AMERICAN FORK, Utah (ABC4 Utah) – Wherever Dayton Racer went he left a trail of victims.
A deputy Utah County attorney said at least eight women were sexually attacked by the former collegiate wrestler.
“He is essentially a serial date rapist,” said Julia Thomas with the Utah County attorney’s office.
Racer was sentenced earlier this month to prison for forcible sex abuse on a young woman in Utah County. But at Racer’s sentencing, Thomas wanted the judge to understand Racer’s past of sexual improprieties.
“These incidents in Utah County and Heber (City) are not the only times that Mr. Racer has engaged in this kind of conduct,” Thomas said.
In 2018, Racer was arrested after allegations he raped a young woman during a music festival in Wasatch County. He was a standout wrestler at Utah Valley University, but he was eventually kicked off the team and the school after he was charged with forcible sex abuse. In late April, he was sentenced to prison.
“I think for me, going to trial and having to testify and everything, it was an empowering moment for me honestly,” said the victim whose identity will not be revealed. “I was so scared to have to look at him and see him.”
But while he was awaiting trial, Racer was released from the county jail. According to court records, he committed another sexual attack of a young woman the following year in Utah County.
Months after the second offense, Racer was arrested again by Orem police following a complaint from another victim. This time, Racer remained in jail unable to secure his release.
At his sentencing for the crime committed in Orem, Thomas told the judge that there were eight other victims but for various reasons were never prosecuted. Thomas said Racer was expelled from Virginia Tech following a similar allegation. She said two victims also made reports at Iowa and a separate incident arose in Columbus, Ohio. Thomas said three female teens also filed reports about Racer’s sexual misconduct while in high school.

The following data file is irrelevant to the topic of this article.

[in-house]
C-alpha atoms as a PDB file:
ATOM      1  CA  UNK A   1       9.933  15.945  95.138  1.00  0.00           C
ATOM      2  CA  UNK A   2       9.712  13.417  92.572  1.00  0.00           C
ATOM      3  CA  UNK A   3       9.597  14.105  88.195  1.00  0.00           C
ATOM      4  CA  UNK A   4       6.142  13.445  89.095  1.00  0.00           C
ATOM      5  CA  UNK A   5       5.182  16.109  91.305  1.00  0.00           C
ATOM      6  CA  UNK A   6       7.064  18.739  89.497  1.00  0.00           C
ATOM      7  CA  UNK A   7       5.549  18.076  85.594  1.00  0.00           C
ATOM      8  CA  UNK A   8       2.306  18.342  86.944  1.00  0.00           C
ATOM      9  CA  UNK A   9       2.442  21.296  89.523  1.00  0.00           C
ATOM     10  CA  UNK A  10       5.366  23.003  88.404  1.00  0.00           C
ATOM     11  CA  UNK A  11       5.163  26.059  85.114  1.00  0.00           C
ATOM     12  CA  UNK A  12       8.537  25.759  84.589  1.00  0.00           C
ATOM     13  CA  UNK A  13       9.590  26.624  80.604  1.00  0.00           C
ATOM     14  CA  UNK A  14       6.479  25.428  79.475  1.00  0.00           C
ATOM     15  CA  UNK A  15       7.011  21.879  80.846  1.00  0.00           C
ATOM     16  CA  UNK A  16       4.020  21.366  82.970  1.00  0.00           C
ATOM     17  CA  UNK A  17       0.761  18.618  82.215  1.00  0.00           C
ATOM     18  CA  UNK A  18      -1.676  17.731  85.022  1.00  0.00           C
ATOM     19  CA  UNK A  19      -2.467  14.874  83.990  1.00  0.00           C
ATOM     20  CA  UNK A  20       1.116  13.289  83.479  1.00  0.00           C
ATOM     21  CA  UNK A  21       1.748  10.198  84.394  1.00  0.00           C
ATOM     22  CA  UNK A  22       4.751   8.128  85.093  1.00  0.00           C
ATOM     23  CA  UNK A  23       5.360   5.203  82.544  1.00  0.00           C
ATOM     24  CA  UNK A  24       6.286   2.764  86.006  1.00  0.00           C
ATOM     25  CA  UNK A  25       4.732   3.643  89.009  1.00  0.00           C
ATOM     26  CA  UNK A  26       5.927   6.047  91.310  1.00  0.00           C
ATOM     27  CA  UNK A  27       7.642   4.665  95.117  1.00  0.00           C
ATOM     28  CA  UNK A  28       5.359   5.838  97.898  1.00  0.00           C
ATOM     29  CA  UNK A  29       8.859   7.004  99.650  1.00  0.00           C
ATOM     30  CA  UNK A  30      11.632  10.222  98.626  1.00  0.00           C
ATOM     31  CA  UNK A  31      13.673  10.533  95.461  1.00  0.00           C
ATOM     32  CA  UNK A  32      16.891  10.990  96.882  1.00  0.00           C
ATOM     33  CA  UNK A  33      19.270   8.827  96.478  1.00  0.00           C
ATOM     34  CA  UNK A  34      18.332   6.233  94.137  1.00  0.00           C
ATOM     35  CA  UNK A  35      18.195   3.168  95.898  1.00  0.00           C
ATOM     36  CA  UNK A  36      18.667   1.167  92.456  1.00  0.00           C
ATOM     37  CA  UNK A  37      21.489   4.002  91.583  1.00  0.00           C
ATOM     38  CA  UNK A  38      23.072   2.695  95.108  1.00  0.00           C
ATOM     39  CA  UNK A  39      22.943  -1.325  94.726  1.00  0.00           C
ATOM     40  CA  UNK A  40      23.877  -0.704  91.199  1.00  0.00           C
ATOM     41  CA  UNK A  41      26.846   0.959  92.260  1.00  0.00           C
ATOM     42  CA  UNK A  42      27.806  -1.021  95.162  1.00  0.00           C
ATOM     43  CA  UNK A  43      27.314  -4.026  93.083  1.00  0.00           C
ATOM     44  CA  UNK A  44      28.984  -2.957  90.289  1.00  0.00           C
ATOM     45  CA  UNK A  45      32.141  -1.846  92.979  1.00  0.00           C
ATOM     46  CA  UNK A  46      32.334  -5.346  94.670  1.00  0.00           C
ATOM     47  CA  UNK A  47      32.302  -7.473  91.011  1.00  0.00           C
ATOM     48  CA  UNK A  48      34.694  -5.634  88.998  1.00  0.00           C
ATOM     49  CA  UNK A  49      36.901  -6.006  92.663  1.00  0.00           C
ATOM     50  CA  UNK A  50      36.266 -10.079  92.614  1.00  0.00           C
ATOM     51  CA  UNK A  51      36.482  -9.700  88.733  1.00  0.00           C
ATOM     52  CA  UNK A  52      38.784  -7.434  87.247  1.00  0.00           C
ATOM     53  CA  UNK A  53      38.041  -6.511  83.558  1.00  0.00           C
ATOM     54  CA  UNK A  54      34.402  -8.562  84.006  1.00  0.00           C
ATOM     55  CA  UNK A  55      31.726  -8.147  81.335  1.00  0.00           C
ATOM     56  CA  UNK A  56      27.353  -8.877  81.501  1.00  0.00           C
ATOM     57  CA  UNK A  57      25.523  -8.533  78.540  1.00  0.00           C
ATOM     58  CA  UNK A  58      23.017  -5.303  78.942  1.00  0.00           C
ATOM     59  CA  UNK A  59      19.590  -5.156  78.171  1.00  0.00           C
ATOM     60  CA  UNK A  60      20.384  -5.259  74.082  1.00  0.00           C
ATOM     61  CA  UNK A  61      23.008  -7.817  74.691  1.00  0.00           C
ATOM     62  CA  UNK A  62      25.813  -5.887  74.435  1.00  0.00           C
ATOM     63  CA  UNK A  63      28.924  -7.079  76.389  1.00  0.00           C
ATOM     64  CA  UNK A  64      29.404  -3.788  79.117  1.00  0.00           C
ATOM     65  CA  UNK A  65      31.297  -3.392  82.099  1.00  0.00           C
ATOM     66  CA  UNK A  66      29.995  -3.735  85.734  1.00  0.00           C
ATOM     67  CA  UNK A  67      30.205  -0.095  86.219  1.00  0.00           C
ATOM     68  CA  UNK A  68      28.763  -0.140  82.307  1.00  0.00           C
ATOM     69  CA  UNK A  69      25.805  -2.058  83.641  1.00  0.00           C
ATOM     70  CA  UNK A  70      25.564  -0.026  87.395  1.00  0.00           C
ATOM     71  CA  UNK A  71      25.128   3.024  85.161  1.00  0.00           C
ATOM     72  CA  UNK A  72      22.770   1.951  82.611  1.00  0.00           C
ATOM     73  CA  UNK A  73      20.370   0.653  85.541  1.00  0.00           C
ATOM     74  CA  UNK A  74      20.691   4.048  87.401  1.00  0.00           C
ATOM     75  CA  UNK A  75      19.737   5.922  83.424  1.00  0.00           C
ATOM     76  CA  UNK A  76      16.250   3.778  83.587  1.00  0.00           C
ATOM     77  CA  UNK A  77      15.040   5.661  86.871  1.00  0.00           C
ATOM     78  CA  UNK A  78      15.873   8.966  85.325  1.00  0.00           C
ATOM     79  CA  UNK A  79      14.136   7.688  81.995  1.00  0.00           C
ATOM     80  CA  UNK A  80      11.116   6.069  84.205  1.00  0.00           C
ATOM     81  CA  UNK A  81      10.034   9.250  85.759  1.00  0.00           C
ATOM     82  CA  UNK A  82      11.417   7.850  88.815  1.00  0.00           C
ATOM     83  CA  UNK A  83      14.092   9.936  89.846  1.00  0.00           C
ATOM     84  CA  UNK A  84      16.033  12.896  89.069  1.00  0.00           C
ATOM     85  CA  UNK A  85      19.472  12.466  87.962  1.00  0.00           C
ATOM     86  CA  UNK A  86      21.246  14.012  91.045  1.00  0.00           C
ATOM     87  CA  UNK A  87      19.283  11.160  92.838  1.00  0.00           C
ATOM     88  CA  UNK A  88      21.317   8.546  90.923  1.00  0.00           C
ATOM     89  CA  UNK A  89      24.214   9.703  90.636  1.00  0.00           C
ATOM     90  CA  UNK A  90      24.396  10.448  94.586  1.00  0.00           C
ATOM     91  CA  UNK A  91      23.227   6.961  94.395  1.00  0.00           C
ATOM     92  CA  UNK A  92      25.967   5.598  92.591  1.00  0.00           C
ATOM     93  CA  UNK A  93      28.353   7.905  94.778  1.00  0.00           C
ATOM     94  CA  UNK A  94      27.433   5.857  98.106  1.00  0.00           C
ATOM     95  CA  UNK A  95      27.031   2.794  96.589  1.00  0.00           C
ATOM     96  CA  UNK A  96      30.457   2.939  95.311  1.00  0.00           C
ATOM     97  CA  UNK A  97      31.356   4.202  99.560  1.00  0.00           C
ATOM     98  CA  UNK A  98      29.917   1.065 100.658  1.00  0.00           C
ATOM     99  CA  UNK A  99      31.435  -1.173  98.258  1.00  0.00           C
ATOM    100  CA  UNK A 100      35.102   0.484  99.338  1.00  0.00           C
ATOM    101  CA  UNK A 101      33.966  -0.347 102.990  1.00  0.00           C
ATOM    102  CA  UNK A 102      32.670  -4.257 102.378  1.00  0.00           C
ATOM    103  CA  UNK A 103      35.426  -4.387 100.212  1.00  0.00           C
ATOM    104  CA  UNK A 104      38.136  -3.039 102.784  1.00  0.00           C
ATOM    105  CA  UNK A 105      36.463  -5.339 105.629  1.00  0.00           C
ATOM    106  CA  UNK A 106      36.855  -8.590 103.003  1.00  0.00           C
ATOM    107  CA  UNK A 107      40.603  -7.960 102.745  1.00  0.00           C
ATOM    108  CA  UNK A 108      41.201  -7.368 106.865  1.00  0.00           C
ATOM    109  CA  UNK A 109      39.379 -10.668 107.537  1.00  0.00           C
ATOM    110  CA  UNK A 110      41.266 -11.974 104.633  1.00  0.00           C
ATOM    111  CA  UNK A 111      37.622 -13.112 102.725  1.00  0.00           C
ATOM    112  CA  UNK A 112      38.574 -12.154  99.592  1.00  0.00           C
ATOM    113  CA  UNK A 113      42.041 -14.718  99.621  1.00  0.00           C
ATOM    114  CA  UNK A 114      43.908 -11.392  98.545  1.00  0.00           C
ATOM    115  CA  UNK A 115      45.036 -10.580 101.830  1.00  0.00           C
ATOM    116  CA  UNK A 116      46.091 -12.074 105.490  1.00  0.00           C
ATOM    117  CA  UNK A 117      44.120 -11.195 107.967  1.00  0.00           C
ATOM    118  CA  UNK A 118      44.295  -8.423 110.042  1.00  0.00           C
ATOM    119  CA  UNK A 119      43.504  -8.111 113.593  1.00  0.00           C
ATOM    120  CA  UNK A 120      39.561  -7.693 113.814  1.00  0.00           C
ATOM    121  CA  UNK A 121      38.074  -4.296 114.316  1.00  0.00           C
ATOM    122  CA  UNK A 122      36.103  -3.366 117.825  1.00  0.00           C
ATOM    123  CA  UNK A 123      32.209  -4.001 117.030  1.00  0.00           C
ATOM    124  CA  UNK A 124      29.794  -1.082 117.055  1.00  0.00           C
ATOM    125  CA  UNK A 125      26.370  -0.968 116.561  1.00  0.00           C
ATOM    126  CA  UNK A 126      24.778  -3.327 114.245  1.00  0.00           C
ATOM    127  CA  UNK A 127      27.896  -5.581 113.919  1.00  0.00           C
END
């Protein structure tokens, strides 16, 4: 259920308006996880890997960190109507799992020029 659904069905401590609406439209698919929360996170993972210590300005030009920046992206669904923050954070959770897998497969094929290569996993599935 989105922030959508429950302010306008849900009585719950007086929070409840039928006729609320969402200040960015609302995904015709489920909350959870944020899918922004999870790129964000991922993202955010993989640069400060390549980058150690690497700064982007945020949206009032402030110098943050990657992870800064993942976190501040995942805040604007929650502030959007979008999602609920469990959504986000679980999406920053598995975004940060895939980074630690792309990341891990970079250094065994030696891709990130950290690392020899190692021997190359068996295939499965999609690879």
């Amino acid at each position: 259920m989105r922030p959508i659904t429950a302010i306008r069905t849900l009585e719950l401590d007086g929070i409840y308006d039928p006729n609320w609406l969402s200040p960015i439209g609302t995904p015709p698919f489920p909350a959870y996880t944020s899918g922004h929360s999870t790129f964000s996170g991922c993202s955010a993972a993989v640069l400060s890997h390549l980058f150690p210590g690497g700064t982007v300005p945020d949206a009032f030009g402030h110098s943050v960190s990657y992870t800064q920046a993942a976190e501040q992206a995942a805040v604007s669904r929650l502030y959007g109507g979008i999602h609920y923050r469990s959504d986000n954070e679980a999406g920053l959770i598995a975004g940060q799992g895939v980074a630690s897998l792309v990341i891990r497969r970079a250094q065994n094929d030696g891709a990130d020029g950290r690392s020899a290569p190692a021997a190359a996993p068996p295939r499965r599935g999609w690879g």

Racer finally spoke about the crimes he committed at last week’s sentencing.
“I wanted to tell the victim and the family that I am very sorry for my actions,” Racer said. “I want to commend the victim for her being courageous. During the situation I may not have seen the wrong I was doing. But after this substantial amount of time I have done a lot of growing.”
Racer’s Orem victim chose not to speak but her parents did.
“It was a very stressful incident and the way he hurt her really brought her down,” said the mother whose name will not be released. “I don’t think he sees what he’s done as a bad thing. He only sees the things that are going to go wrong for him.”
Judge Roger Griffin praised the young woman for her courage to stand up against Racer.
“You are not damaged goods, not a second class woman but a beautiful woman who has a full life in front of you,” he told her. “I respect your courage for coming forward.”As for Racer, Judge Griffin said his apology was too little and too late.
“You are a sexual predator and a bully,” the judge said. “That’s who you are, a sexual predator and a bully.”
Judge Griffin imposed the harshest prison sentence possible, one year to 15 years in prison. But he said he will see that he serves all 15 years. In addition, Racer’s sentence will only begin following the completion of his one to 15 year prison sentence that he was given in Wasatch County.
In Utah, judges hand out sentences that carry a range of years but can make recommendations. The board of pardons makes the final determination as to when a defendant is eligible for parole.
MORE OF THE JUSTICE FILES:
- The Justice Files: The stranger who played nice
- The Justice Files: No bail, no jail
- The Justice Files: Sherry Black murder suspect was released early from juvenile detention
- The Justice Files: Justice on hold again
- The Justice Files: Cold case murder suspect remained under the police radar